A first-ever Grand Seiko event of its kind in Singapore—a well-regarded hotspot for watch aficionados—was recently hosted by Grand Seiko authorized retailer World of Watches 2. This get-together aimed to bring long overdue attention to the pinnacle of watchmaking expertise currently offered in the Grand Seiko range by the Japanese horological giant.
Many watch collectors have long proclaimed their admiration for the attention to detail and the near flawless finishing of Grand Seikos, yet there have been at least equal, if not more, skeptics who could never understand the appeal of a Seiko that costs in the range of four digits and up.
This persists despite the fact that Seiko is one of the largest watch companies in the world with the widest range of watches available, from the Seiko 5 that can be obtained for below a hundred dollars all the way to half a million for the newest Credor Fugaku Tourbillon limited edition. Within that range are numerous phenomenal divers, impressive high-end mechanical chronographs (deemed so capable that Tag Heuer purchased the design rights to the movement and tried to pass it off as their own), and Seiko’s proprietary Spring Drive technology that marries the best aspects of quartz accuracy with mechanical craftsmanship. Let us also not forget that, unlike many marquee Swiss and German brands, Seiko has remained in the same family since its founding in 1881—the current CEO Mr. Shinji Hattori is the great-grandson of founder Kintaro Hattori.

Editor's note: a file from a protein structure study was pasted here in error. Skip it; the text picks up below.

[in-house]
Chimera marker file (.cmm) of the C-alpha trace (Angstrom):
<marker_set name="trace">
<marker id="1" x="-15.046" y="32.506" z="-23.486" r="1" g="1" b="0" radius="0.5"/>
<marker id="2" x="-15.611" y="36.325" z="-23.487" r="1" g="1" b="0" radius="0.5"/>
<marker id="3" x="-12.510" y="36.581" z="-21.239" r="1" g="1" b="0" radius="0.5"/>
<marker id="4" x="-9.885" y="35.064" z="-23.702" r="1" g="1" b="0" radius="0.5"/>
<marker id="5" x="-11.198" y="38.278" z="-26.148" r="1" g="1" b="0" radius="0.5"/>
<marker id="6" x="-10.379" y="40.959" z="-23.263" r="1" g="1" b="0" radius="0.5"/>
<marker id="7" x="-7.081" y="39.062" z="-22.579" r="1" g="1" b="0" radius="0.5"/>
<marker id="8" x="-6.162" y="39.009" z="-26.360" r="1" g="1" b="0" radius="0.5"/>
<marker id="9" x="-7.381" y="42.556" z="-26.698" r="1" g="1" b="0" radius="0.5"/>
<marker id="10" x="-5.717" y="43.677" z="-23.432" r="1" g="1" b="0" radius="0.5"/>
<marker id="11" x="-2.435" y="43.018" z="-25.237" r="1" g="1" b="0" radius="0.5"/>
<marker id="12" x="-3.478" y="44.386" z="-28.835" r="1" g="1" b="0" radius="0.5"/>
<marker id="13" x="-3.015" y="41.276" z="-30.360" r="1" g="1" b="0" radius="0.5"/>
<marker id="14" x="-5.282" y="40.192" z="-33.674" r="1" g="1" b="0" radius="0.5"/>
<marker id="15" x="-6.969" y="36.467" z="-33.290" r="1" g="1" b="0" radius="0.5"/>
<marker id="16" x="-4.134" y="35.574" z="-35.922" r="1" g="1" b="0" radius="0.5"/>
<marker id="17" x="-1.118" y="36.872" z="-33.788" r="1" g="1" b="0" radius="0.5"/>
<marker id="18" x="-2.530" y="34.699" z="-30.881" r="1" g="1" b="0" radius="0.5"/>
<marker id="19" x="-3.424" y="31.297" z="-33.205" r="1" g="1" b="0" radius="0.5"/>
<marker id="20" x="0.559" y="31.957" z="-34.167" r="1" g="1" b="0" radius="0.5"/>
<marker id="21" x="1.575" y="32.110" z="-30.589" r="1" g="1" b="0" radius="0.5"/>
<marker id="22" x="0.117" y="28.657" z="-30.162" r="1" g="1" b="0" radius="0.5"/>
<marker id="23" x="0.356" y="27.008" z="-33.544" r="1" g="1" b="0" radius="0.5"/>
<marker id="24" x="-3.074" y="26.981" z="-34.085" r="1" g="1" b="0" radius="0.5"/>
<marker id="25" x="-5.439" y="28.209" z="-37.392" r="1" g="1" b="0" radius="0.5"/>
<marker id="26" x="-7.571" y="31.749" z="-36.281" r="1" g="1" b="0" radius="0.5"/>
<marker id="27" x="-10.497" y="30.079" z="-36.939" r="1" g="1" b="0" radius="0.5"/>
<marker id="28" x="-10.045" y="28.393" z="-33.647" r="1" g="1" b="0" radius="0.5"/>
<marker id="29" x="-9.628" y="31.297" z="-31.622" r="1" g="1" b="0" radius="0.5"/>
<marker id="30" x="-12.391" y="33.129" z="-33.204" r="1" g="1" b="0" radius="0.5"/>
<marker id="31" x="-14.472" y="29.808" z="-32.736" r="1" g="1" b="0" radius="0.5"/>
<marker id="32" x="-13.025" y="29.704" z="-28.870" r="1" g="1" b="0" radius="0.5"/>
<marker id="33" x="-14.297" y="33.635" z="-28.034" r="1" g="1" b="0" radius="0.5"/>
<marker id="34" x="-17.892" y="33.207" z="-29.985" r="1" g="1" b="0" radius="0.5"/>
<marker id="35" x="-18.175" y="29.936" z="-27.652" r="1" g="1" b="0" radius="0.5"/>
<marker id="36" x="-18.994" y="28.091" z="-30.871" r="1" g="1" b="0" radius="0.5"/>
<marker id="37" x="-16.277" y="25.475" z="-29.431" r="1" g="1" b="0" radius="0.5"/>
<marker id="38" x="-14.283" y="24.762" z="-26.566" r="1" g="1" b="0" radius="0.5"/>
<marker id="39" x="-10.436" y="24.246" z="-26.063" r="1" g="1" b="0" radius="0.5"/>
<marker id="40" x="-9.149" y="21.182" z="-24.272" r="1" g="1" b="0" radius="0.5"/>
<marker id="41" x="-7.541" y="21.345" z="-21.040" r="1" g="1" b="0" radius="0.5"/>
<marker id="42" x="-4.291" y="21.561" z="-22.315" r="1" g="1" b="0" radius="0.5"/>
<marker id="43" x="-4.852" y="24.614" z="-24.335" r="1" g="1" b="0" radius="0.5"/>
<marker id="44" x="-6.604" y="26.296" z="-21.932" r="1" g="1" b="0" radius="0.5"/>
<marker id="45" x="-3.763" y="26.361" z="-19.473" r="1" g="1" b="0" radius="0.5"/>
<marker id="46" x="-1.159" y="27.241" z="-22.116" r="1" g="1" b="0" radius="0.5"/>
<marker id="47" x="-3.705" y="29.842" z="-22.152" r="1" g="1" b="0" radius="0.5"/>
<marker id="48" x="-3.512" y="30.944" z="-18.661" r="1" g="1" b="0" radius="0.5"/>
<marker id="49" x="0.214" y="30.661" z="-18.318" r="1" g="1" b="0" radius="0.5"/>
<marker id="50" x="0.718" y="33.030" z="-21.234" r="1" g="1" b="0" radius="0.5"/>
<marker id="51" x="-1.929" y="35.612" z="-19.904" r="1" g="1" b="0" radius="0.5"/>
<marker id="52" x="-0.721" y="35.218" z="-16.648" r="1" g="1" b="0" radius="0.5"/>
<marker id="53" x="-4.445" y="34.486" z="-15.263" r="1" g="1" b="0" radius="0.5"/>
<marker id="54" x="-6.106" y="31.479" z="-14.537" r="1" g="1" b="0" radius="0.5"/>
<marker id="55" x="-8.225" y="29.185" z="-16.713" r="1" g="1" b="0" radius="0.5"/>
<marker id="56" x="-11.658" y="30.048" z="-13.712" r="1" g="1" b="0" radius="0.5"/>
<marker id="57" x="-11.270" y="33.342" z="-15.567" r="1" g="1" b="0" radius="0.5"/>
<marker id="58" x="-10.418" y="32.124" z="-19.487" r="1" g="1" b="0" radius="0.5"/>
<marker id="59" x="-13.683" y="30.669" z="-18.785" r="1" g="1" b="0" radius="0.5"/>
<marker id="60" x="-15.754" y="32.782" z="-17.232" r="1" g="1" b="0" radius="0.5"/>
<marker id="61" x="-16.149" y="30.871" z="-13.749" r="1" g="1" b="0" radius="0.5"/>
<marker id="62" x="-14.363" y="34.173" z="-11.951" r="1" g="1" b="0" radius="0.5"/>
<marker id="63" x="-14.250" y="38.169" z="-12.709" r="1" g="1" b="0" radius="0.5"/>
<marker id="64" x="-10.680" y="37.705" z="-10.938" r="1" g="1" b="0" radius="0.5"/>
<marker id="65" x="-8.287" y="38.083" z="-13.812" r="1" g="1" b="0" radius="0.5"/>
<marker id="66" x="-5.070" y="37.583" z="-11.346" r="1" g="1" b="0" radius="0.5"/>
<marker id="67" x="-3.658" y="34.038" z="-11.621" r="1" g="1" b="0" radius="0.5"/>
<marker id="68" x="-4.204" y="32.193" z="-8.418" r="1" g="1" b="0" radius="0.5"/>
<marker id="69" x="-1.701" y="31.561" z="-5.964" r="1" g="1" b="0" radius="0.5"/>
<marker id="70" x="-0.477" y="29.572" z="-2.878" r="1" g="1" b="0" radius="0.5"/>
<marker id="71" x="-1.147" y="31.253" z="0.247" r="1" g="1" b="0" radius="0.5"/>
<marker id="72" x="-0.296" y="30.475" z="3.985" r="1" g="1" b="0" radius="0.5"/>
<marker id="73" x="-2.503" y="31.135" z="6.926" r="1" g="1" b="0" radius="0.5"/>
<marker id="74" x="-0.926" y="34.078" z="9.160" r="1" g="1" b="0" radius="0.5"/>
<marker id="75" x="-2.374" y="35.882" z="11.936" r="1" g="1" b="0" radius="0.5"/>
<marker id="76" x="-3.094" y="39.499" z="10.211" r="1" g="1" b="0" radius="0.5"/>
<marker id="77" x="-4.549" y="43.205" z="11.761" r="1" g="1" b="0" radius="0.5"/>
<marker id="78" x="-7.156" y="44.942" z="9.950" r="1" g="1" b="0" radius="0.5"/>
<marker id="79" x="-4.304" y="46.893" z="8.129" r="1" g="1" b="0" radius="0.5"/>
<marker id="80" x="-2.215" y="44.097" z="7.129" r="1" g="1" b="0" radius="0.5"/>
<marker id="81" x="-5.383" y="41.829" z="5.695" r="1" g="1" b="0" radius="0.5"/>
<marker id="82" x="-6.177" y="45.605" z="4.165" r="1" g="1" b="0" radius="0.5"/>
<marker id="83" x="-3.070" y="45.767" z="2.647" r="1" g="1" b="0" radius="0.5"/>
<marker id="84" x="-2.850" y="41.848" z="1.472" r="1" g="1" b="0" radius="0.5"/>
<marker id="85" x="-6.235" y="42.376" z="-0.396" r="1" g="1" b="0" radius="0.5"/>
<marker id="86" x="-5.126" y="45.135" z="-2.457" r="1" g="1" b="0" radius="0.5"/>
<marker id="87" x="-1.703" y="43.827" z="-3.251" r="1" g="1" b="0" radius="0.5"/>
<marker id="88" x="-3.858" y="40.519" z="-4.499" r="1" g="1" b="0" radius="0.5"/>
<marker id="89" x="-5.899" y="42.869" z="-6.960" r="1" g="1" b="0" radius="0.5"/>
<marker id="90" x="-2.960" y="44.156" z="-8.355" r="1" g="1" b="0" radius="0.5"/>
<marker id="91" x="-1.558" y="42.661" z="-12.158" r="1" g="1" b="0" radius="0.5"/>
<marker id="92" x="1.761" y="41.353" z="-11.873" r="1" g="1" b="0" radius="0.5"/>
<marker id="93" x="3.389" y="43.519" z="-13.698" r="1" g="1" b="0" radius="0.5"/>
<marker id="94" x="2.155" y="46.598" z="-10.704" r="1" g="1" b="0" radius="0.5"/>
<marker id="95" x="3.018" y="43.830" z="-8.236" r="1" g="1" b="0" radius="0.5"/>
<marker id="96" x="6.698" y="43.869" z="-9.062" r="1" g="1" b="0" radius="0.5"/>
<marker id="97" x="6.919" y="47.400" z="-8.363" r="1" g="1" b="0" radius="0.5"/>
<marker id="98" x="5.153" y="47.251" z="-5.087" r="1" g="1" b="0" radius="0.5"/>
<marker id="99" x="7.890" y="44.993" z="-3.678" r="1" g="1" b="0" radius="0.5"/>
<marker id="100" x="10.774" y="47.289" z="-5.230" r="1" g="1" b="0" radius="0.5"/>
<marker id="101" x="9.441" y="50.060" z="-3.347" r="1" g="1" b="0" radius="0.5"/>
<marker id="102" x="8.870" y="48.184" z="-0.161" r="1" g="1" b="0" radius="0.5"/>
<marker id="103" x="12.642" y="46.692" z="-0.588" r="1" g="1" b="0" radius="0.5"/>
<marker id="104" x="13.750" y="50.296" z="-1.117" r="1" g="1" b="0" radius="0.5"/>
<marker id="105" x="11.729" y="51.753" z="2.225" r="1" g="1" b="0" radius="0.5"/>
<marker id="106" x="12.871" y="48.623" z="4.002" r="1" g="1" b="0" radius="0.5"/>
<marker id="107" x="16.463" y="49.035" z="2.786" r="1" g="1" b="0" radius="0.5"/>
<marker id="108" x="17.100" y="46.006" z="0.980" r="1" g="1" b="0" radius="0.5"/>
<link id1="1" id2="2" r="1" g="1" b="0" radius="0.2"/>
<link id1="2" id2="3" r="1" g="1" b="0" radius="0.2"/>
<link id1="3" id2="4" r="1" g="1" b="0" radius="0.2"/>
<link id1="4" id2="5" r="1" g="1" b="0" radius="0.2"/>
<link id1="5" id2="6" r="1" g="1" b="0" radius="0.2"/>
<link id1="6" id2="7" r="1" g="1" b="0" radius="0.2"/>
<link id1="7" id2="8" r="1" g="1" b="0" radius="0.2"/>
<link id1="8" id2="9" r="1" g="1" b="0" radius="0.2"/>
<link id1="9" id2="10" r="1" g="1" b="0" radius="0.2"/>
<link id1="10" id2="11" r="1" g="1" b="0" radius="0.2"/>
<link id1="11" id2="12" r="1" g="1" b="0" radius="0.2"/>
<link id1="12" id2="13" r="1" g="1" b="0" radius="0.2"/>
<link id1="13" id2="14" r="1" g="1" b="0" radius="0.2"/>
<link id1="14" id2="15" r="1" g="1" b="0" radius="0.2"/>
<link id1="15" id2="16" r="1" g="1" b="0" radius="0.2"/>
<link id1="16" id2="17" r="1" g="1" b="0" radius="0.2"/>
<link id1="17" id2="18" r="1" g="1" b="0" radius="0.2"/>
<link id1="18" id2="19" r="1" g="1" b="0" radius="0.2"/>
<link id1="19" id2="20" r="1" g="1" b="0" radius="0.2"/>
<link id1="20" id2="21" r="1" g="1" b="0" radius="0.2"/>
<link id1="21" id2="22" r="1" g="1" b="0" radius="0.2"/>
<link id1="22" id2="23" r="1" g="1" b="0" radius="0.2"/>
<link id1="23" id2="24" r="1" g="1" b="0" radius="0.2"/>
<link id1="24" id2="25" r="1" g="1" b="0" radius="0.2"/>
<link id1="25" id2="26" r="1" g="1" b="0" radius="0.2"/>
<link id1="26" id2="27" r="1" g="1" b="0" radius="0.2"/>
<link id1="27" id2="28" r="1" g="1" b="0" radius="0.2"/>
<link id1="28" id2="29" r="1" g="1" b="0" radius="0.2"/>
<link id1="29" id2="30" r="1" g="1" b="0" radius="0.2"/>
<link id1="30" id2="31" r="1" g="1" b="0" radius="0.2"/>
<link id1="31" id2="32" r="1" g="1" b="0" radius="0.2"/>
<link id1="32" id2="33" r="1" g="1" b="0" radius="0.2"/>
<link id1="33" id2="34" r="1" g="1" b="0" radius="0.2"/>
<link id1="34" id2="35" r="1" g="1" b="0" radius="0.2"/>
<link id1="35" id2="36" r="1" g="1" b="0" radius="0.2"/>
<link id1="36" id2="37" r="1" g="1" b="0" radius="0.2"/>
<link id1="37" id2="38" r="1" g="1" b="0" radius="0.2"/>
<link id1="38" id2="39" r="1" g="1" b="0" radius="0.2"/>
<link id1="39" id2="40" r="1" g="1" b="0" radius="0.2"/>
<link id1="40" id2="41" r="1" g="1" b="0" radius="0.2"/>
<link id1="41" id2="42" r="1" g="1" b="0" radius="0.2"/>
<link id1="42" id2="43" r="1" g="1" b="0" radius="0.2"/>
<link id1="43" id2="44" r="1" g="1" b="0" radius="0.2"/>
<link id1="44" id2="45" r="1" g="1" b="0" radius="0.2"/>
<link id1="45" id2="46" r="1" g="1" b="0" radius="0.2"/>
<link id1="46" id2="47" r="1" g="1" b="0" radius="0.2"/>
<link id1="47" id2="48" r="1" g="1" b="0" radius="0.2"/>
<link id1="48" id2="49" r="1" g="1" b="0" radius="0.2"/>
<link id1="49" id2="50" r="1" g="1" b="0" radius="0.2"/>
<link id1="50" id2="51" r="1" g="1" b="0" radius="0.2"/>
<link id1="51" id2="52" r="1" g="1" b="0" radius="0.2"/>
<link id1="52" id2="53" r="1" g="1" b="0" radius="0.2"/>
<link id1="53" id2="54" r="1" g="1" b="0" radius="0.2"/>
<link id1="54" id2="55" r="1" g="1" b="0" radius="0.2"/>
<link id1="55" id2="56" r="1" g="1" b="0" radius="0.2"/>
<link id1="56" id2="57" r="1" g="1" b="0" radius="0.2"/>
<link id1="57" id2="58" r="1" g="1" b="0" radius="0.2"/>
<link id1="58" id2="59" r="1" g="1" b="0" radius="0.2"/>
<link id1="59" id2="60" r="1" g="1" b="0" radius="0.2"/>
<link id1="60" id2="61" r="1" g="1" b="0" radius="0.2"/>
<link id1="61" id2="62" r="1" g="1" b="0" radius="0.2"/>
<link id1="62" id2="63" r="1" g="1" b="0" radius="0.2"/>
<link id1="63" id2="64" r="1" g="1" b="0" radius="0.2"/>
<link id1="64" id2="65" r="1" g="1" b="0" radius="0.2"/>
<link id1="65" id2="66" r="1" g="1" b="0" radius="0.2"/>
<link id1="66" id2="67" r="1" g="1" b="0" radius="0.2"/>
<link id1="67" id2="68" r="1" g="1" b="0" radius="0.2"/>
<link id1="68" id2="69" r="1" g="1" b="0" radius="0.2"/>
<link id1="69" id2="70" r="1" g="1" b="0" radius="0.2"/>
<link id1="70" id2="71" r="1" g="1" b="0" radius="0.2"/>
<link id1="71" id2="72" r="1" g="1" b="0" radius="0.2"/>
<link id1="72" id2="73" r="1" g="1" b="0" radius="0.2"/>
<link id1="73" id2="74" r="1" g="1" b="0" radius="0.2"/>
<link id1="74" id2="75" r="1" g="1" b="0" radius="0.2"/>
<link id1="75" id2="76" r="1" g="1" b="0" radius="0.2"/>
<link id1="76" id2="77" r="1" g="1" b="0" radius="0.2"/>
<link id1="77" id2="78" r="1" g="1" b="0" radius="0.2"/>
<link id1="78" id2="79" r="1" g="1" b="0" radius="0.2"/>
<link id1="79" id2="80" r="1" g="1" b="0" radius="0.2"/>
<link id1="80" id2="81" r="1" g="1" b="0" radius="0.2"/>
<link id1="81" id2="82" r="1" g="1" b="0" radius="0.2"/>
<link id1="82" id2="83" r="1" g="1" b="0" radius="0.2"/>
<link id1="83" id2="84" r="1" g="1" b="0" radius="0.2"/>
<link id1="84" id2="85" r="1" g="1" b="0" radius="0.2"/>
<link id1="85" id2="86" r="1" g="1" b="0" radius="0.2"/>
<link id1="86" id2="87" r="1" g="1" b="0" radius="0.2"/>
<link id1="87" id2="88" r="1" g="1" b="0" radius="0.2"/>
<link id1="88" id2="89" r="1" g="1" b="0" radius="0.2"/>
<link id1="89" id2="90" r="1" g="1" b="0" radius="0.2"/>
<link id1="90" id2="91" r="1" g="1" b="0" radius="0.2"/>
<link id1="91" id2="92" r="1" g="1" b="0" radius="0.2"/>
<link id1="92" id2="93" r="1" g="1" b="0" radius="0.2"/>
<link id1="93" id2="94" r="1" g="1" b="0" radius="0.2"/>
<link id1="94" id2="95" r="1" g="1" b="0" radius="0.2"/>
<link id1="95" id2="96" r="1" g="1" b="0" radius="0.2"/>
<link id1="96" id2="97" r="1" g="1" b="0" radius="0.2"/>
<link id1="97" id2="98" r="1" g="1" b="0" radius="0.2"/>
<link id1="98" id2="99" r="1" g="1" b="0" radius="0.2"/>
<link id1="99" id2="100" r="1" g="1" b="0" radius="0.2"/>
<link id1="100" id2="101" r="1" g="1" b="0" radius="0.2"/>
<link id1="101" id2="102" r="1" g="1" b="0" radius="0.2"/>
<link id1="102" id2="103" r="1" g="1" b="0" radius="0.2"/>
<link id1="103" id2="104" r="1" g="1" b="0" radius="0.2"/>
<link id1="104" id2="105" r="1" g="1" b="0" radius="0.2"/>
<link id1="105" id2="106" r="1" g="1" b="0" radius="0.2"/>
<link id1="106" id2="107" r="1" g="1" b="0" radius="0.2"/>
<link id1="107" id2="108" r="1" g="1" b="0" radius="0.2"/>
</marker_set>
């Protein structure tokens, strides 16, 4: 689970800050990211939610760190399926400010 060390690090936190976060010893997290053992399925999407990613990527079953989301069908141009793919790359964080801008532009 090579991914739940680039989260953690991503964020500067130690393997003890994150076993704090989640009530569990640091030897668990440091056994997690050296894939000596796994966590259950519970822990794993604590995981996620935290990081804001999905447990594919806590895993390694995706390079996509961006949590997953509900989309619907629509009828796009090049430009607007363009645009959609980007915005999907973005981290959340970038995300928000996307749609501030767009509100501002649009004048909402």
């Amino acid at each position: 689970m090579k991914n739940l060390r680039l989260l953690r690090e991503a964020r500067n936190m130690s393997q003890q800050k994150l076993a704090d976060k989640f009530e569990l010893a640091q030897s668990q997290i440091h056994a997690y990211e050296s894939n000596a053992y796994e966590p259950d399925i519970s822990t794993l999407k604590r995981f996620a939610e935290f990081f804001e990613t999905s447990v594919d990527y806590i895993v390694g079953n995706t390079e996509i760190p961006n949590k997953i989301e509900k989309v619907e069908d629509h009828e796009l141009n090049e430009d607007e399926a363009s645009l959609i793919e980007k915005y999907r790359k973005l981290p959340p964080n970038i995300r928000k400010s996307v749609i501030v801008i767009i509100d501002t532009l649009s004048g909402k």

World of Watches 2 invited a master watchmaker all the way from Seiko Japan to demonstrate the level of craftsmanship and finesse that goes into each and every Grand Seiko. Mr. Satoshi Hiraga, who has more than 25 years of working experience with Seiko, is currently a watchmaker at the famous Shizuku-ishi Watch Studio where all mechanical Grand Seiko, Credor and Prospex watches are painstakingly hand assembled. He was recognized as a Contemporary Master Craftsman by the Japanese government in 2015. He is also famed for making and assembling the impossibly thin (4mm) tourbillon movement, the caliber 6830, found in the Fugaku Tourbillon.That’s not all that that came down from Japan. Mr. Hiraga was also accompanied by a storied collection of historical Grand Seikos and some of this year’s novelties.
Enjoy the small gallery below. (Photos courtesy of World of Watches 2.)